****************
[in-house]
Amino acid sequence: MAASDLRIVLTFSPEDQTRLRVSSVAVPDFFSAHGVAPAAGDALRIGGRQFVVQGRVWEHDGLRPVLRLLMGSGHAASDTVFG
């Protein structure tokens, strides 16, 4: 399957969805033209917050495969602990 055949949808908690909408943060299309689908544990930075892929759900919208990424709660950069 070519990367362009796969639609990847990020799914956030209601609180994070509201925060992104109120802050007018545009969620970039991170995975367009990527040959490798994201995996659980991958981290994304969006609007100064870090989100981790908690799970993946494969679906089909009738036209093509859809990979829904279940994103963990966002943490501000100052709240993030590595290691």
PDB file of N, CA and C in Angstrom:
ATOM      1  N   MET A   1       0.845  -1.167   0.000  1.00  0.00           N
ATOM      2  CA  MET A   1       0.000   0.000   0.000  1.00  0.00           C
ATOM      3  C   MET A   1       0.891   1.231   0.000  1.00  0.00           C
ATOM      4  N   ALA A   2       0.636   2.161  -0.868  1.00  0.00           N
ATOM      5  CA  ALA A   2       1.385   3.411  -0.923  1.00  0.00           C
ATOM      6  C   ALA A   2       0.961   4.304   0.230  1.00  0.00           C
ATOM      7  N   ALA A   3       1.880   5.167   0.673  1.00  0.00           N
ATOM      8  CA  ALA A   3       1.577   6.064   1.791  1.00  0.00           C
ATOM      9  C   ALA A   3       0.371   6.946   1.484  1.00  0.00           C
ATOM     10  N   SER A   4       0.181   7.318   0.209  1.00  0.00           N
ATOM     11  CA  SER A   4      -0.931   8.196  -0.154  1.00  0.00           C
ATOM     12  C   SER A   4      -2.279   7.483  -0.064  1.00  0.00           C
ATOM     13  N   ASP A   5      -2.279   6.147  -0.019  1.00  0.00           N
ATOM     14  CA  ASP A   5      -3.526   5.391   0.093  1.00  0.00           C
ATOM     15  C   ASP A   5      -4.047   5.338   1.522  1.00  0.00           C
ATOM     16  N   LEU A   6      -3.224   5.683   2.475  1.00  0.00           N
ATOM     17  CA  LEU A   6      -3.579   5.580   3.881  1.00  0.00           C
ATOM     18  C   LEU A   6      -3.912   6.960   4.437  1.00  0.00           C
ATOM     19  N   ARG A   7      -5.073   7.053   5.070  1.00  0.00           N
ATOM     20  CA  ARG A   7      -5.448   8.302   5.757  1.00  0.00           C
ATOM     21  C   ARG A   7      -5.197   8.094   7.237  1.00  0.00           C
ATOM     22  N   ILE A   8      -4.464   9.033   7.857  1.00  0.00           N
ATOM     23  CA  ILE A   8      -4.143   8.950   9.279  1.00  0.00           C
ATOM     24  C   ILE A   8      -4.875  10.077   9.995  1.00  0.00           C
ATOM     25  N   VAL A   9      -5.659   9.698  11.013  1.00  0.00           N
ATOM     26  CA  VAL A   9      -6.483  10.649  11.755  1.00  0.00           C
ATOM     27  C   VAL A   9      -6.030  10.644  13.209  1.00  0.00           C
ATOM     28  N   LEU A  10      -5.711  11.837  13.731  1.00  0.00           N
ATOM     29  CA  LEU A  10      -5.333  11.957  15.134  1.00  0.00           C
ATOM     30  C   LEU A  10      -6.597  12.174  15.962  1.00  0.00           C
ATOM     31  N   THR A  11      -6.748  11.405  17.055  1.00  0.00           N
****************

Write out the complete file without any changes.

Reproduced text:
[in-house]
Amino acid sequence: MAASDLRIVLTFSPEDQTRLRVSSVAVPDFFSAHGVAPAAGDALRIGGRQFVVQGRVWEHDGLRPVLRLLMGSGHAASDTVFG
């Protein structure tokens, strides 16, 4: 399957969805033209917050495969602990 055949949808908690909408943060299309689908544990930075892929759900919208990424709660950069 070519990367362009796969639609990847990020799914956030209601609180994070509201925060992104109120802050007018545009969620970039991170995975367009990527040959490798994201995996659980991958981290994304969006609007100064870090989100981790908690799970993946494969679906089909009738036209093509859809990979829904279940994103963990966002943490501000100052709240993030590595290691």
PDB file of N, CA and C in Angstrom:
ATOM      1  N   MET A   1       0.845  -1.167   0.000  1.00  0.00           N
ATOM      2  CA  MET A   1       0.000   0.000   0.000  1.00  0.00           C
ATOM      3  C   MET A   1       0.891   1.231   0.000  1.00  0.00           C
ATOM      4  N   ALA A   2       0.636   2.161  -0.868  1.00  0.00           N
ATOM      5  CA  ALA A   2       1.385   3.411  -0.923  1.00  0.00           C
ATOM      6  C   ALA A   2       0.961   4.304   0.230  1.00  0.00           C
ATOM      7  N   ALA A   3       1.880   5.167   0.673  1.00  0.00           N
ATOM      8  CA  ALA A   3       1.577   6.064   1.791  1.00  0.00           C
ATOM      9  C   ALA A   3       0.371   6.946   1.484  1.00  0.00           C
ATOM     10  N   SER A   4       0.181   7.318   0.209  1.00  0.00           N
ATOM     11  CA  SER A   4      -0.931   8.196  -0.154  1.00  0.00           C
ATOM     12  C   SER A   4      -2.279   7.483  -0.064  1.00  0.00           C
ATOM     13  N   ASP A   5      -2.279   6.147  -0.019  1.00  0.00           N
ATOM     14  CA  ASP A   5      -3.526   5.391   0.093  1.00  0.00           C
ATOM     15  C   ASP A   5      -4.047   5.338   1.522  1.00  0.00           C
ATOM     16  N   LEU A   6      -3.224   5.683   2.475  1.00  0.00           N
ATOM     17  CA  LEU A   6      -3.579   5.580   3.881  1.00  0.00           C
ATOM     18  C   LEU A   6      -3.912   6.960   4.437  1.00  0.00           C
ATOM     19  N   ARG A   7      -5.073   7.053   5.070  1.00  0.00           N
ATOM     20  CA  ARG A   7      -5.448   8.302   5.757  1.00  0.00           C
ATOM     21  C   ARG A   7      -5.197   8.094   7.237  1.00  0.00           C
ATOM     22  N   ILE A   8      -4.464   9.033   7.857  1.00  0.00           N
ATOM     23  CA  ILE A   8      -4.143   8.950   9.279  1.00  0.00           C
ATOM     24  C   ILE A   8      -4.875  10.077   9.995  1.00  0.00           C
ATOM     25  N   VAL A   9      -5.659   9.698  11.013  1.00  0.00           N
ATOM     26  CA  VAL A   9      -6.483  10.649  11.755  1.00  0.00           C
ATOM     27  C   VAL A   9      -6.030  10.644  13.209  1.00  0.00           C
ATOM     28  N   LEU A  10      -5.711  11.837  13.731  1.00  0.00           N
ATOM     29  CA  LEU A  10      -5.333  11.957  15.134  1.00  0.00           C
ATOM     30  C   LEU A  10      -6.597  12.174  15.962  1.00  0.00           C
ATOM     31  N   THR A  11      -6.748  11.405  17.055  1.00  0.00           N